We saw this happen in Bressi Ranch when Jenae and Company went on their 100% financing spree. Her victims weren’t deadbeats – instead, they had good credit scores and other assets, and they were just duped into the get-rich-quick scheme. When it didn’t pan out, they dumped everything.
Hat tip Richard!
The grim tale of America’s “subprime mortgage crisis” delivers one of those stinging moral slaps that Americans seem to favor in their histories. Poor people were reckless and stupid, banks got greedy. Layer in some Wall Street dark arts, and there you have it: a global financial crisis.
Dark arts notwithstanding, that’s not what really happened, though.
Mounting evidence suggests that the notion that the 2007 crash happened because people with shoddy credit borrowed to buy houses they couldn’t afford is just plain wrong. The latest comes in a new NBER working paper arguing that it was wealthy or middle-class house-flipping speculators who blew up the bubble to cataclysmic proportions, and then wrecked local housing markets when they defaulted en masse.
Analyzing a huge dataset of anonymous credit scores from Equifax, a credit reporting bureau, the economists—Stefania Albanesi of the University of Pittsburgh, the University of Geneva’s Giacomo De Giorgi, and Jaromir Nosal of Boston College—found that the biggest growth of mortgage debt during the housing boom came from those with credit scores in the middle and top of the credit score distribution—and that these borrowers accounted for a disproportionate share of defaults.
As for those with low credit scores—the “subprime” borrowers who supposedly caused the crisis—their borrowing stayed virtually constant throughout the boom. And while it’s true that these types of borrowers usually default at relatively higher rates, they didn’t after the 2007 housing collapse. The lowest quartile in the credit score distribution accounted for 70% of foreclosures during the boom years, falling to just 35% during the crisis.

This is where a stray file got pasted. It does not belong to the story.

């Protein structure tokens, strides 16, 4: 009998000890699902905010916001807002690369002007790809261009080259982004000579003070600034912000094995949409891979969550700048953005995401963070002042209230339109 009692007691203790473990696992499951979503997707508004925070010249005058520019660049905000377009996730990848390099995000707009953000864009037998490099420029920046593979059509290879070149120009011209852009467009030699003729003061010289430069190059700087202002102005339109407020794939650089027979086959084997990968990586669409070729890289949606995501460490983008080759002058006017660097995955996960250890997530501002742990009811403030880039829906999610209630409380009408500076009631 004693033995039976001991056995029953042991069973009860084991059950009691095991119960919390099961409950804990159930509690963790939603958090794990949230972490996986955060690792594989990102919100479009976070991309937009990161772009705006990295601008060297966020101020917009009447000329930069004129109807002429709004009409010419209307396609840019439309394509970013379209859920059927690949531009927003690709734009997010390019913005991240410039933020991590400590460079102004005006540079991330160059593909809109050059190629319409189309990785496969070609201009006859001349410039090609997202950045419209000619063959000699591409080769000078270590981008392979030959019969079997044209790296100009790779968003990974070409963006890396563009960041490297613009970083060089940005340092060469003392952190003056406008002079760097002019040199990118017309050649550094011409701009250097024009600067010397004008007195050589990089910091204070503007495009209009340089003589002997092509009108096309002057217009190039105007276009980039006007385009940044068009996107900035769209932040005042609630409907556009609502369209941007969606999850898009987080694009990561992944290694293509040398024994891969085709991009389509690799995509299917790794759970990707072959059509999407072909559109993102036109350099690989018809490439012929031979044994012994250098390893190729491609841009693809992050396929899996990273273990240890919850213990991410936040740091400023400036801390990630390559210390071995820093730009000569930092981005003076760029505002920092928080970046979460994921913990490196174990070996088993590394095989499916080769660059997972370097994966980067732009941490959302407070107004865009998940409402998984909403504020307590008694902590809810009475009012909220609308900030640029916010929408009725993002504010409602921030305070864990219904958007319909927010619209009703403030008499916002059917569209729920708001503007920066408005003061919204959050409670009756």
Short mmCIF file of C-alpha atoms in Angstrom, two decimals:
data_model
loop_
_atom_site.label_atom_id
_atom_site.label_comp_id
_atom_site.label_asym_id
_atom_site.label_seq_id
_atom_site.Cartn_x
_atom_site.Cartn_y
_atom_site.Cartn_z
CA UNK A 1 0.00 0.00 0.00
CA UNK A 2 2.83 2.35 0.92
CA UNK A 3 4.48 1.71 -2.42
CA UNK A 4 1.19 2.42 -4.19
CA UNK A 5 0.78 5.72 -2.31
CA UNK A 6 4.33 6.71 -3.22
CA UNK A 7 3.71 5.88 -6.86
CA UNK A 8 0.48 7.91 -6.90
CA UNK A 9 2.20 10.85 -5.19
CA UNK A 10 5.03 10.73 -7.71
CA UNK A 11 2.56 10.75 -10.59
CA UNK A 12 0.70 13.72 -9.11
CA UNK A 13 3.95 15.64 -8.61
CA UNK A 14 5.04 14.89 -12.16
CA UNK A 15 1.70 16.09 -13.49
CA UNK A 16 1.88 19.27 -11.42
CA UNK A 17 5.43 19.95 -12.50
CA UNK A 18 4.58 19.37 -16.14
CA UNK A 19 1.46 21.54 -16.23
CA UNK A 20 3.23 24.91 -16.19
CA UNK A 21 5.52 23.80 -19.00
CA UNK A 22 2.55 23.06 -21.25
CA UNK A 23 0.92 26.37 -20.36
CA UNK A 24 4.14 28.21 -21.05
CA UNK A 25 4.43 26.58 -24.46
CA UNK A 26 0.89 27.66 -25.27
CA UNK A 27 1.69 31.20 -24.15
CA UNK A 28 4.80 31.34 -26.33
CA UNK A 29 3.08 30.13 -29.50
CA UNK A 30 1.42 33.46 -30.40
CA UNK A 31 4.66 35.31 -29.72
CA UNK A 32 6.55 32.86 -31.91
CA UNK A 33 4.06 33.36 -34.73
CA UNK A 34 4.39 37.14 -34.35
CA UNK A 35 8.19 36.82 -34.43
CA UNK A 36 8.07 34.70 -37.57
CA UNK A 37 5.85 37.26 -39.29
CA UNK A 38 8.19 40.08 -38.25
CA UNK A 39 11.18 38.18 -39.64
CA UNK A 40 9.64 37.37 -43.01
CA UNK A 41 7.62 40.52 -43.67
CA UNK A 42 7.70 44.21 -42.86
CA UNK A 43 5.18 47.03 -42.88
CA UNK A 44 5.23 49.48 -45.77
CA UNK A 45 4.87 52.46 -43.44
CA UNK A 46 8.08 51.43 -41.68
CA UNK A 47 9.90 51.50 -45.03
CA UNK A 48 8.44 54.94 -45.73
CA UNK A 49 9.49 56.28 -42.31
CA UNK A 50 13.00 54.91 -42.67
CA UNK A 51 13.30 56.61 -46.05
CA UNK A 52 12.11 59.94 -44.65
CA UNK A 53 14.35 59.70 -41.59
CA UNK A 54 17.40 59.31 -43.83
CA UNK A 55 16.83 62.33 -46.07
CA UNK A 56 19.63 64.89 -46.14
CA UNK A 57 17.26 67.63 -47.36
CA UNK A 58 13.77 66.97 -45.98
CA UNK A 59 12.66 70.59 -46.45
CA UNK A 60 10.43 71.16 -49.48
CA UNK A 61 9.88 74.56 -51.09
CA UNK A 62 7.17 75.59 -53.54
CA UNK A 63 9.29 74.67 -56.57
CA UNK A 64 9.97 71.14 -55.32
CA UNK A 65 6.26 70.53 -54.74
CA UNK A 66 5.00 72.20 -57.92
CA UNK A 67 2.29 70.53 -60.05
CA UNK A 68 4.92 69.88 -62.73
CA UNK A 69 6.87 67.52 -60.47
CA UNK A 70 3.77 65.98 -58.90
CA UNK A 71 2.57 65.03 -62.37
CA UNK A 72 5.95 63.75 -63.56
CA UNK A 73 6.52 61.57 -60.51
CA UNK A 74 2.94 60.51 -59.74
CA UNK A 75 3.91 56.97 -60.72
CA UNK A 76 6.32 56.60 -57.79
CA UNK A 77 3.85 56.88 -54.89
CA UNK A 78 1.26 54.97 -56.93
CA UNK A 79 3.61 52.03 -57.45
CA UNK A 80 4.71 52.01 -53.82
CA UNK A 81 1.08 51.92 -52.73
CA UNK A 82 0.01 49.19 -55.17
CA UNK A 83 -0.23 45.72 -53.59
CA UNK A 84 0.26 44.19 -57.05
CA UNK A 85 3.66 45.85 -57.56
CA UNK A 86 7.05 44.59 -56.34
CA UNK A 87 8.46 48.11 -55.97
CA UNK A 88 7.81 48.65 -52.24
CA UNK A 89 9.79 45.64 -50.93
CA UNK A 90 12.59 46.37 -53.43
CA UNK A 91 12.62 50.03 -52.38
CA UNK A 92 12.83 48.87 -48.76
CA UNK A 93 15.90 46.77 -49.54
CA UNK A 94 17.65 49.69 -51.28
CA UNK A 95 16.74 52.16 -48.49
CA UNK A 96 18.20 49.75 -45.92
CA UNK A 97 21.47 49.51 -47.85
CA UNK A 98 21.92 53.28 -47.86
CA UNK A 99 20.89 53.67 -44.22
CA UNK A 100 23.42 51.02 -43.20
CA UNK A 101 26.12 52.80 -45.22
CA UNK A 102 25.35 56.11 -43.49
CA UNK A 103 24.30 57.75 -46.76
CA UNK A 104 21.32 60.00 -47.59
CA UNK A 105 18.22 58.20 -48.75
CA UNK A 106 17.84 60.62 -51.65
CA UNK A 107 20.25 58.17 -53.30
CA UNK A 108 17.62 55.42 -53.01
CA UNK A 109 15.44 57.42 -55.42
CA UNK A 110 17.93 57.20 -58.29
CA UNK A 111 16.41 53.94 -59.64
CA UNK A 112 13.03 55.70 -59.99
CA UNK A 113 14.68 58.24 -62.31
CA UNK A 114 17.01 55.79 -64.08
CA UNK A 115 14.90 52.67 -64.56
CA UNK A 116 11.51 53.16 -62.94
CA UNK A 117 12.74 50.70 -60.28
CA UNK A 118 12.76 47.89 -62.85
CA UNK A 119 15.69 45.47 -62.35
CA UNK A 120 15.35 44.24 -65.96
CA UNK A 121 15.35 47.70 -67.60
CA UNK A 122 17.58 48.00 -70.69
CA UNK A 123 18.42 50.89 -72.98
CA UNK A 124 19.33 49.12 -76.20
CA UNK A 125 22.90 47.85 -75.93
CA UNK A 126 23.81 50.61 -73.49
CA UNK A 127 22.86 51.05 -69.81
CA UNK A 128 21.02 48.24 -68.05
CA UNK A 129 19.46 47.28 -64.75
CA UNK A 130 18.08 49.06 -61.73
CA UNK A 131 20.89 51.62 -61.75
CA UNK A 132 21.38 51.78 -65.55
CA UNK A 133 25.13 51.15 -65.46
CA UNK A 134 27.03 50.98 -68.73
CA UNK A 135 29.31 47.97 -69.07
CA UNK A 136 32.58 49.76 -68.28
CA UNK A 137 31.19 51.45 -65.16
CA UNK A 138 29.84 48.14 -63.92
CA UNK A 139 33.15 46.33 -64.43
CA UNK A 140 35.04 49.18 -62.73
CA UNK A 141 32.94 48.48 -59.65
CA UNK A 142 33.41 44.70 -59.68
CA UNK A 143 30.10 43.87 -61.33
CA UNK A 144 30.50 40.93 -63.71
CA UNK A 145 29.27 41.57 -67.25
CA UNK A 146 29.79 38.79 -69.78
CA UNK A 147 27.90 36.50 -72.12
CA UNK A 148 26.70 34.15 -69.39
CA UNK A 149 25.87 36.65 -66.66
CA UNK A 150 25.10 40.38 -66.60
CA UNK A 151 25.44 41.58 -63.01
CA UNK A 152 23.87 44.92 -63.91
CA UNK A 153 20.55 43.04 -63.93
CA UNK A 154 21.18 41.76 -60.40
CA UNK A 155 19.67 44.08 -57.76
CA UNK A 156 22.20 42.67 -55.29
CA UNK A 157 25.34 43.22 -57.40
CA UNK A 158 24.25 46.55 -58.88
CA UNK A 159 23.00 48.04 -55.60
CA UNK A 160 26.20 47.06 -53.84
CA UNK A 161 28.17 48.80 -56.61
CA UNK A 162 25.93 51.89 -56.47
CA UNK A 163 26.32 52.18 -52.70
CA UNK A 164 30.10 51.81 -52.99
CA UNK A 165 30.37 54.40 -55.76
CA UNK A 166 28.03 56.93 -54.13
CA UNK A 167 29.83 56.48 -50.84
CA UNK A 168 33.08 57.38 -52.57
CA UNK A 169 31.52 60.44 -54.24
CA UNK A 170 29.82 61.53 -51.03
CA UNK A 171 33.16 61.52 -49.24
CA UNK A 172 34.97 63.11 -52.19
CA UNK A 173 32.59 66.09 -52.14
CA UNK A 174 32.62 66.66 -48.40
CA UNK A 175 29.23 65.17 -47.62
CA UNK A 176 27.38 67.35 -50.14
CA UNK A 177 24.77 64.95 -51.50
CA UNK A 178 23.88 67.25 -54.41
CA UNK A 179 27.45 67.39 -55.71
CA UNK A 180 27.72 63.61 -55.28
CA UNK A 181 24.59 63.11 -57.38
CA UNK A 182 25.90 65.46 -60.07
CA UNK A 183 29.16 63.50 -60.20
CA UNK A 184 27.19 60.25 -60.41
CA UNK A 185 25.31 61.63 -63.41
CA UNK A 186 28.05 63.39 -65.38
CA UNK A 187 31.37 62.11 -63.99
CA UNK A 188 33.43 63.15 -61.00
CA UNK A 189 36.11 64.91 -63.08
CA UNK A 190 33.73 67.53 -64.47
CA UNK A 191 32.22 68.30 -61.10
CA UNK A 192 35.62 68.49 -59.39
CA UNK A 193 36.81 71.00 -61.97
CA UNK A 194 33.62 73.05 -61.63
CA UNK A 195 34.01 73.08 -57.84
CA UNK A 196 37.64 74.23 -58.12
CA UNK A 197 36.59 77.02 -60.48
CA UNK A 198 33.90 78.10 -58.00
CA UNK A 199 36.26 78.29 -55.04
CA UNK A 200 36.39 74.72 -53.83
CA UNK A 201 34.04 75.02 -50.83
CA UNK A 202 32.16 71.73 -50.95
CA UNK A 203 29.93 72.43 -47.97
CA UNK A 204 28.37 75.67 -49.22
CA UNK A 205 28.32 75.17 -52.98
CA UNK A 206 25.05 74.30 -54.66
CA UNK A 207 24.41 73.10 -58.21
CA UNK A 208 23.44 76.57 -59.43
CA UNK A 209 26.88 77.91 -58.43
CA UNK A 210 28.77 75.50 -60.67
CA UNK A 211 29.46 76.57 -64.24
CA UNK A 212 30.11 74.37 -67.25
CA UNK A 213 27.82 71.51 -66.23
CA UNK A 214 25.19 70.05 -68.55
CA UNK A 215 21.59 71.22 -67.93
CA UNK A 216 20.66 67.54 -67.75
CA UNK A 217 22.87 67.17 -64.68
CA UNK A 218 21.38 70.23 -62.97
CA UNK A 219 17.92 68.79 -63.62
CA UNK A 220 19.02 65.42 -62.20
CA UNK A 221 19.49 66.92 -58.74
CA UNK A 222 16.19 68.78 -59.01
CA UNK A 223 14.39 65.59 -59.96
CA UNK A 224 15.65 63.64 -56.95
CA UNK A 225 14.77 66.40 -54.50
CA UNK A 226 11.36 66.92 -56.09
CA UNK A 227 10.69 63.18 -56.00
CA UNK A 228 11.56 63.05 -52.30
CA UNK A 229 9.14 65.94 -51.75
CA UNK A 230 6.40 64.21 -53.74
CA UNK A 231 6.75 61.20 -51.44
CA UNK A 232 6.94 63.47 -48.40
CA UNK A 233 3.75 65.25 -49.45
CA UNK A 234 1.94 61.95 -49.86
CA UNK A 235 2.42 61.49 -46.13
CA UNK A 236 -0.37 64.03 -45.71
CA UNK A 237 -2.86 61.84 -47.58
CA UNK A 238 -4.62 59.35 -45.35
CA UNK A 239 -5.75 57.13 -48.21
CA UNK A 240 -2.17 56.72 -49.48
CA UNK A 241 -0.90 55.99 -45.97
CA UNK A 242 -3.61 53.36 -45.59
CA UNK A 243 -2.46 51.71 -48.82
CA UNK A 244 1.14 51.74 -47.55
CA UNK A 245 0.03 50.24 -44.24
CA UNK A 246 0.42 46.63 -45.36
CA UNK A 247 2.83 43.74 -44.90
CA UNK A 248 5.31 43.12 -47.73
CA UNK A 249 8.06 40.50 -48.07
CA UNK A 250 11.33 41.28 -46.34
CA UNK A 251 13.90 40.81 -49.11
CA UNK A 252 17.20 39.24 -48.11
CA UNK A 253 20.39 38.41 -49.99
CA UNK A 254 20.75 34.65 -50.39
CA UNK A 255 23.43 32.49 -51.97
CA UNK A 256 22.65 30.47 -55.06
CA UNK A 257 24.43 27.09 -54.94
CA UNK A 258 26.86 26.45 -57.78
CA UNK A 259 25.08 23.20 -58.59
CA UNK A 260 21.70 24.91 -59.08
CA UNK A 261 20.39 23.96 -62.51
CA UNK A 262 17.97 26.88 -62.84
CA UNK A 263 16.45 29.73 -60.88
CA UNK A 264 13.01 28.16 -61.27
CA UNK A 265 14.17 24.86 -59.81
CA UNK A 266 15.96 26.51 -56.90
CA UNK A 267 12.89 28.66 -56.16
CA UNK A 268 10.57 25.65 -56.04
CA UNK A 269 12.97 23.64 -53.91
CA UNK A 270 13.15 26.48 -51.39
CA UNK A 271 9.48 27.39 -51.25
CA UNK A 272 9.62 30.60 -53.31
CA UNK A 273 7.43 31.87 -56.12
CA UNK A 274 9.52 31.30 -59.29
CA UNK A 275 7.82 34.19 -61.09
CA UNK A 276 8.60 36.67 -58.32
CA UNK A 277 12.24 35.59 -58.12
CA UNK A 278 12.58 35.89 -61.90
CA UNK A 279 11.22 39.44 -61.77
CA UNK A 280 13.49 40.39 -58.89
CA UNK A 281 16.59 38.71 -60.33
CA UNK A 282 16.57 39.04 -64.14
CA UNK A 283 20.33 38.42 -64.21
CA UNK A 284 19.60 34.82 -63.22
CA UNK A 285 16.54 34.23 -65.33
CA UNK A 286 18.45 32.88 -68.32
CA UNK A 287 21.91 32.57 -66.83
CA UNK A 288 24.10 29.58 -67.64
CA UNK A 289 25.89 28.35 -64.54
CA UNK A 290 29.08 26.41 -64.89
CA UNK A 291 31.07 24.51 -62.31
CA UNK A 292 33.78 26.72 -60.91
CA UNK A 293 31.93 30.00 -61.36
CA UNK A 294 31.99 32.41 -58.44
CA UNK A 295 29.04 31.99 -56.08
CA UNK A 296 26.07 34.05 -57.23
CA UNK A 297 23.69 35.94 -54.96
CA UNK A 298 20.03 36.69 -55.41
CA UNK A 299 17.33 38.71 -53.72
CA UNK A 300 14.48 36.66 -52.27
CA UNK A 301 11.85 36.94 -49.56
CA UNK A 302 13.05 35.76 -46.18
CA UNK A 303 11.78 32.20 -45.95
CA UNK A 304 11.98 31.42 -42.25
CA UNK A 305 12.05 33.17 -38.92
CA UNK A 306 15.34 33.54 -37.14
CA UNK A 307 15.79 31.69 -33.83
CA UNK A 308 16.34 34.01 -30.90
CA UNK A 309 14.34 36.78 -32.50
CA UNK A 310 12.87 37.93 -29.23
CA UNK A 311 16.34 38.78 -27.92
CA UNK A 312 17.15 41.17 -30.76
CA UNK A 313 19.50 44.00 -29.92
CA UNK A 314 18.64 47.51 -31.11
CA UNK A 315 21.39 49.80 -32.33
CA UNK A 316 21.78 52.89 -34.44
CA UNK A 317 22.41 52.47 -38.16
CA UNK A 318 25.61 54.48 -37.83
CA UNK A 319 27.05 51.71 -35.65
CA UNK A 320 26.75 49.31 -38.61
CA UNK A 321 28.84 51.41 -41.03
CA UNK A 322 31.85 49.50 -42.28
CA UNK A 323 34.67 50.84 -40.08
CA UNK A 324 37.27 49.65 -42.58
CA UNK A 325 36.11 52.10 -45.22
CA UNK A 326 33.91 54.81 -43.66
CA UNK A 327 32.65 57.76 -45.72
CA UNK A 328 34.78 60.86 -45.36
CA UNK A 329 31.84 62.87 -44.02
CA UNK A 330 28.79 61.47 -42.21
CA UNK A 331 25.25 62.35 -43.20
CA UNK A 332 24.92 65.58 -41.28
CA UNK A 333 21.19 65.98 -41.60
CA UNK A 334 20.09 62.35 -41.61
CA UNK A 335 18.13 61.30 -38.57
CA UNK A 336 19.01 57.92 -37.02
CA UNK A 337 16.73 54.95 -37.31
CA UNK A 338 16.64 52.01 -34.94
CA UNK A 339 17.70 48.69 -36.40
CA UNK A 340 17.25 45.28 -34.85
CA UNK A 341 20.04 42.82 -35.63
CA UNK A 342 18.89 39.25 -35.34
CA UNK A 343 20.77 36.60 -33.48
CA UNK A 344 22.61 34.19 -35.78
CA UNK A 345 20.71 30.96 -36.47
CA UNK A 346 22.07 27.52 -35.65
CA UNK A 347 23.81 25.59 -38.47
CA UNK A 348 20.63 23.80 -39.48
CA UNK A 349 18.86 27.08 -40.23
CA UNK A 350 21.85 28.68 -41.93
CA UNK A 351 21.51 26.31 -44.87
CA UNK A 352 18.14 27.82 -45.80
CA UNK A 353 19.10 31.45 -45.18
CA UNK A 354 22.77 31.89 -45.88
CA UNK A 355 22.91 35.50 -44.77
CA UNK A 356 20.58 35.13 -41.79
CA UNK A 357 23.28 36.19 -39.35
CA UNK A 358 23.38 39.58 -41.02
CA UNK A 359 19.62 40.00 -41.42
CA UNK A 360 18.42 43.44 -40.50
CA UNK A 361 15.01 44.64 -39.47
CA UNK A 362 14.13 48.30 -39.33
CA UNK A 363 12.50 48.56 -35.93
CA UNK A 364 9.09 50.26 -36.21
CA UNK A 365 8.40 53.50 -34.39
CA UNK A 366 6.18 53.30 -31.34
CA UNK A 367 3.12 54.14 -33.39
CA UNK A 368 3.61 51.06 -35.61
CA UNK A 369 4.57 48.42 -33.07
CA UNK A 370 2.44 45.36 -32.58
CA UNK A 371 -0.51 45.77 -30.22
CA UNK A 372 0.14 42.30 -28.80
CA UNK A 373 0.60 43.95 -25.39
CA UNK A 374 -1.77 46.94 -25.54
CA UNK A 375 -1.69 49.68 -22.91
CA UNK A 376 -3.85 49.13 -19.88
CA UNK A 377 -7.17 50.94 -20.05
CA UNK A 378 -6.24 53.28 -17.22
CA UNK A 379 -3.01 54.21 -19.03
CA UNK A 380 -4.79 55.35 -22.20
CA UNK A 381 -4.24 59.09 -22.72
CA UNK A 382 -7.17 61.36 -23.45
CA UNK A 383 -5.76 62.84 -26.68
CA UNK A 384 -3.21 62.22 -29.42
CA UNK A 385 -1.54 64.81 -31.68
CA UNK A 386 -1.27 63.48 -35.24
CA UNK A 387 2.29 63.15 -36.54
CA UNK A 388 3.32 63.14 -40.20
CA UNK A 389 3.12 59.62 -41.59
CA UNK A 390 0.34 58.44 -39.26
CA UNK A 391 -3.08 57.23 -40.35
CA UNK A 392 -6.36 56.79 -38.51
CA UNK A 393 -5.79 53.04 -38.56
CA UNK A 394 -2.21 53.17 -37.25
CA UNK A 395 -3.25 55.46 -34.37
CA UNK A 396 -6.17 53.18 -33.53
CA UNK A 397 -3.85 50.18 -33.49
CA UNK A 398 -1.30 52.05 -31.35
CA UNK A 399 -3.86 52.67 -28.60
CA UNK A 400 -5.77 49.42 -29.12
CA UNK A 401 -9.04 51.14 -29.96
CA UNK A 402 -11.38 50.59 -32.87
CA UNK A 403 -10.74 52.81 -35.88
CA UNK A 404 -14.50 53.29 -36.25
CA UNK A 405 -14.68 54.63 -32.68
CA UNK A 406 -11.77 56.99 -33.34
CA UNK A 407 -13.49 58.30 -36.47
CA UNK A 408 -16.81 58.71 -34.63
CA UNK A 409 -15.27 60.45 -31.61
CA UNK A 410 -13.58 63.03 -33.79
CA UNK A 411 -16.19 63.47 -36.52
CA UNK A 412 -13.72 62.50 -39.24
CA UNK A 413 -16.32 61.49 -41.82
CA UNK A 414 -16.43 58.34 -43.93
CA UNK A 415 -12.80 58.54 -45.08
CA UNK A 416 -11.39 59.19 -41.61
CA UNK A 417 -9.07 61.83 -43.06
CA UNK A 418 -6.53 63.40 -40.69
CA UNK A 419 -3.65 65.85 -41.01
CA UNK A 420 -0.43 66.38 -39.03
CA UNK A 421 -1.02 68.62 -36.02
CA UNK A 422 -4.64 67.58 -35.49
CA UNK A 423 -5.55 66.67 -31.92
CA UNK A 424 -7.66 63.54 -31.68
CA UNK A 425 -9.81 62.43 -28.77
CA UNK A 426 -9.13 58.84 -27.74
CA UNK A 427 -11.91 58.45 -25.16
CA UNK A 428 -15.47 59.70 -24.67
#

So why were relatively wealthier folks borrowing so much?
Recall that back then the mantra was that housing prices would keep rising forever. Since owning a home is one of the best ways to build wealth in America, most of those with sterling credit already did. Low rates encouraged some of them to parlay their credit pedigree and growing existing home value into mortgages for additional homes. Some of these were long-term purchases (e.g. vacation homes, homes held for rental income). But as a Federal Reserve Bank of New York report from 2011 reveals (pdf, p.26), an increasing share bought with the aim to “flip” the home a few months or years later for a tidy profit.
Read full article here: